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Demands for politician to resign after calling gay people ‘abnormal animals’

Joe Williams December 4, 2015

The politician claims that he was drunk when he tweeted the comment, vowing to ‘atone vigorously.’

Members of a local government in Japan are demanding one of its assemblymen hand in his resignation for calling gay people “abnormal animals.”

Masumi Tsurusashi was accused of “damaging the dignity of the assembly with his discriminatory remarks” following the tweets.

Last weekend, he took to social media to criticise the LGBT community, saying that the press should ignore issues facing LGBT people, before calling them “abnormal animals.”

The tweets were swiftly deleted after they received a barrage of criticism online.

Tsurusashi later told reporters he was drunk and angry about a survey that found over half of people in Japan supported marriage equality.

He then apologised and offered to give up one month’s wage, but he refused to resign.

Penning a letter of apology to his colleagues, Tsurusashi promised to “atone by vigorously” and gain a “deepening understanding of LGBT issues.”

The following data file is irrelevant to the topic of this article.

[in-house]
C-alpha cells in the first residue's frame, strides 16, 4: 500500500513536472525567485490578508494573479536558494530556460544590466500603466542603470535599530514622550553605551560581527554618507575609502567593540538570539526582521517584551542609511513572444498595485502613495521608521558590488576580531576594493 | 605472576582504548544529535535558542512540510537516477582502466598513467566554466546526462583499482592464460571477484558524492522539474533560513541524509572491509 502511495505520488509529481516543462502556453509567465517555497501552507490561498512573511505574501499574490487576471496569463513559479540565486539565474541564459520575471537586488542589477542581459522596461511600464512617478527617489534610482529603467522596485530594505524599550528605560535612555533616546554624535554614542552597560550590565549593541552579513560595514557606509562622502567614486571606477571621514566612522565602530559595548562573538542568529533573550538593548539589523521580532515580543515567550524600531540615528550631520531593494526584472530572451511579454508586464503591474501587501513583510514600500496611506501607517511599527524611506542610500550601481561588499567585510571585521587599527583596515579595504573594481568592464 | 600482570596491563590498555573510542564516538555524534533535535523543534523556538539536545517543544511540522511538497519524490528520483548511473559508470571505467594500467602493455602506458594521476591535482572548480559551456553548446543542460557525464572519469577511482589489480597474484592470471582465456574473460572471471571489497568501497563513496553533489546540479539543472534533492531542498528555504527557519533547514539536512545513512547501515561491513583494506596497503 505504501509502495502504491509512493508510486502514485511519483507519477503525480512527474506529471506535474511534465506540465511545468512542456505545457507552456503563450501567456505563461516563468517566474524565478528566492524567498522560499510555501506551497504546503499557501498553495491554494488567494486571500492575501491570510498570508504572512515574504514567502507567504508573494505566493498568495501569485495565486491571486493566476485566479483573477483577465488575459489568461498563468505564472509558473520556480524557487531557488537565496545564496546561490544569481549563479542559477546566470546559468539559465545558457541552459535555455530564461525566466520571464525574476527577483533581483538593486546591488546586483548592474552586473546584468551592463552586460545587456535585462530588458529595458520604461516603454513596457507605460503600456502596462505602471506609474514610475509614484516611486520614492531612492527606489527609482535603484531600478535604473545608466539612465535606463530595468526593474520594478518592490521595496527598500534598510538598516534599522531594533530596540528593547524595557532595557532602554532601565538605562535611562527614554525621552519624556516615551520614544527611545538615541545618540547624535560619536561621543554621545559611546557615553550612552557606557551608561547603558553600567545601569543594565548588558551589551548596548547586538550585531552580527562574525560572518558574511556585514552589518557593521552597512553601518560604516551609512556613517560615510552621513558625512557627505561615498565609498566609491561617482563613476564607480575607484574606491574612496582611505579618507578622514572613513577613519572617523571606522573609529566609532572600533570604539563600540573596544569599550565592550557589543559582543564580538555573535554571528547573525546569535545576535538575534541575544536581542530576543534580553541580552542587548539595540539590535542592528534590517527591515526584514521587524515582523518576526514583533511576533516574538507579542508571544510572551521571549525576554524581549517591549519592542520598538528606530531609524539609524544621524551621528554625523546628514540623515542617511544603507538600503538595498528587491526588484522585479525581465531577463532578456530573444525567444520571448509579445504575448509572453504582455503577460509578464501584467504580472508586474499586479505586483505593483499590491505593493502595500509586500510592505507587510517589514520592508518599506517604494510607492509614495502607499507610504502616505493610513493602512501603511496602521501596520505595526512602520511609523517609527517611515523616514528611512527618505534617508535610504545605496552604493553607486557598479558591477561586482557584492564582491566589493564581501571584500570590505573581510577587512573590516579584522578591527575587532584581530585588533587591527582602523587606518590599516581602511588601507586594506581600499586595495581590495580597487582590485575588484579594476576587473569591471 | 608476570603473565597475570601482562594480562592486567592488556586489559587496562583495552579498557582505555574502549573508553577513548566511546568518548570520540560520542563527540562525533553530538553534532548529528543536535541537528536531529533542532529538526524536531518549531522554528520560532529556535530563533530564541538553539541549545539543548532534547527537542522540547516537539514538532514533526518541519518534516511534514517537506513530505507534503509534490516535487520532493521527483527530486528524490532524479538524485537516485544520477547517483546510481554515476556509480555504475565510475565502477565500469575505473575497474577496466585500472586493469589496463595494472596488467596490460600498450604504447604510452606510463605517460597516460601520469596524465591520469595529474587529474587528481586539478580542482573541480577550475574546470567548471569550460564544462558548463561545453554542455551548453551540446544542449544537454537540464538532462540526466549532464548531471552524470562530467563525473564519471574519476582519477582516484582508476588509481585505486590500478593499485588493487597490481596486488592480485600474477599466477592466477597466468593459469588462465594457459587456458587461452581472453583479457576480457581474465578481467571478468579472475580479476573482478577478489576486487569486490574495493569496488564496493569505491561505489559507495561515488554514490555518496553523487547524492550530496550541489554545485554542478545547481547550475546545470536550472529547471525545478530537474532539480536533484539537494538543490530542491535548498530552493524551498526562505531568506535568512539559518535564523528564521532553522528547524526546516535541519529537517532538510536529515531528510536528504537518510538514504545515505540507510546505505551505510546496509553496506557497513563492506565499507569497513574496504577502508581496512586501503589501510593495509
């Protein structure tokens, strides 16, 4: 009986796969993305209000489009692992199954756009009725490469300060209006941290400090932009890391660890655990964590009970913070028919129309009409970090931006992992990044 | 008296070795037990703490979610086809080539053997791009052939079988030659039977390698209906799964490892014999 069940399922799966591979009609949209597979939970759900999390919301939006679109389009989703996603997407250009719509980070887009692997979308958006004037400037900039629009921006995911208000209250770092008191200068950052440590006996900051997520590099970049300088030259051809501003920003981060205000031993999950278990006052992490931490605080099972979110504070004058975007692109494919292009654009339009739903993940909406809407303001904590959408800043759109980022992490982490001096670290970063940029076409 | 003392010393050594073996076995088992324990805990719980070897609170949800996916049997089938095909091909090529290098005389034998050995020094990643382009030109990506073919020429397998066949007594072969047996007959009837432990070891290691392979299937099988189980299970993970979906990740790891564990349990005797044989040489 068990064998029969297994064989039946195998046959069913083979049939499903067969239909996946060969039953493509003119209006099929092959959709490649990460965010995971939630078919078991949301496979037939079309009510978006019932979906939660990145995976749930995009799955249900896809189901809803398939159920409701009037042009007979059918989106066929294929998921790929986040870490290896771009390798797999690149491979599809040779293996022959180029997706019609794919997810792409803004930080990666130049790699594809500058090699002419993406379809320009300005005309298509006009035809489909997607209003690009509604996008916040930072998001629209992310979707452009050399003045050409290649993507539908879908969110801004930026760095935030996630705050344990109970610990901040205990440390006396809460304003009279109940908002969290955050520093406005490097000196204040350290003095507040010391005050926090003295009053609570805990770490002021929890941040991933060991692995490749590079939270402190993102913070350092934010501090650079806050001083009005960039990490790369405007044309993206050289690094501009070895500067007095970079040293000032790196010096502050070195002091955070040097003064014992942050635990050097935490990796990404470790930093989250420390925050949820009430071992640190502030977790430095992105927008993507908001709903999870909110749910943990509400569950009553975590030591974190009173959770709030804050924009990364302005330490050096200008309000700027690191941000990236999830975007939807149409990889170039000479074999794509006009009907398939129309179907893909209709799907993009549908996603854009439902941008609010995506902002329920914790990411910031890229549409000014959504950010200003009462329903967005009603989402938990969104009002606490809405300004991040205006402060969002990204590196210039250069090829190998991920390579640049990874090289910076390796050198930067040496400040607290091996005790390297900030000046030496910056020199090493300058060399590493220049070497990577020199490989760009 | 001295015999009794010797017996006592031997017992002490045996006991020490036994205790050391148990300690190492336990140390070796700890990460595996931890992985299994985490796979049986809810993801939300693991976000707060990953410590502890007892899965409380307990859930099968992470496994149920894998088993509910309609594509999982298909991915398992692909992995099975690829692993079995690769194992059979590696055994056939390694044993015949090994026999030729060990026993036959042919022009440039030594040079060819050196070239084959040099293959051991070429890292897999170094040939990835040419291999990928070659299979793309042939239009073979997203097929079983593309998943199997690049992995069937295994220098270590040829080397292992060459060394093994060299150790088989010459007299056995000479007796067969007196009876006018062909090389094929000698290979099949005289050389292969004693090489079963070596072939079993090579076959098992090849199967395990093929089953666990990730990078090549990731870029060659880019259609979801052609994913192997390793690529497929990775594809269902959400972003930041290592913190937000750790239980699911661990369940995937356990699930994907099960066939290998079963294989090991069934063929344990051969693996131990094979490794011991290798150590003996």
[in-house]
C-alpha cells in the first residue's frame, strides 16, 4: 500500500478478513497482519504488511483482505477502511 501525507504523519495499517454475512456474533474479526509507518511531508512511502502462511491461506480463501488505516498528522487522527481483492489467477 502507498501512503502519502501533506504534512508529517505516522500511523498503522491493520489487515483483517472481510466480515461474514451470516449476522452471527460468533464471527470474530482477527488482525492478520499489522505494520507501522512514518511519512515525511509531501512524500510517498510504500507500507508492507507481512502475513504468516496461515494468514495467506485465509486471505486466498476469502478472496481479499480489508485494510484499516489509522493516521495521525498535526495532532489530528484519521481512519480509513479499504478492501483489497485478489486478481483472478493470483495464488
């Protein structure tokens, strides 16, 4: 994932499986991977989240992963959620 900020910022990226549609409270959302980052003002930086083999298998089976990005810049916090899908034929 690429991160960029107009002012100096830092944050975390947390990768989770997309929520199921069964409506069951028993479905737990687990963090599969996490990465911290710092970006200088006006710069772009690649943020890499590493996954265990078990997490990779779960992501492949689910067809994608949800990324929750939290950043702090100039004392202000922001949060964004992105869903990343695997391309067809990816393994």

Fifty-one percent of people polled by researchers from universities and the National Institute of Population and Social Security Research back marriage equality, according to the recent survey.

Support for same-sex marriage was much higher in younger age groups, with over 70 per cent 20-40 year olds backing the move.

Despite this, the survey also found 72 percent of respondents said they’d feel “reluctant to accept the fact their child is gay.”

Last month, three wards in Tokyo announced plans to start issuing certificates recognising same-sex couples, in spite of a constitutional ban.

The certificates will allow same sex couples access to family housing in ward run residential property, allow family only hospital visits for partners and other legal rights that have previously been denied to same sex couples in the country.

However, they will not be recognised outside the wards, as the Japanese constitution still states that “marriage shall be based only on the mutual consent of both sexes.”

Prime Minister Shinzo Abe has previously voiced his unwillingness to allow same sex marriagesin the country because it would be ‘difficult’ under the constitution as it stands.

Things may be set to improve, though, as policy makers in the country announced that they willbe examining LGBT discrimination in Japan in the run up to the 2020 Tokyo Olympic games.

 

More: Asia, Homophobia, Japan, Japan, LGBT, marriage, politcs, same sex marriage, same-sex couple

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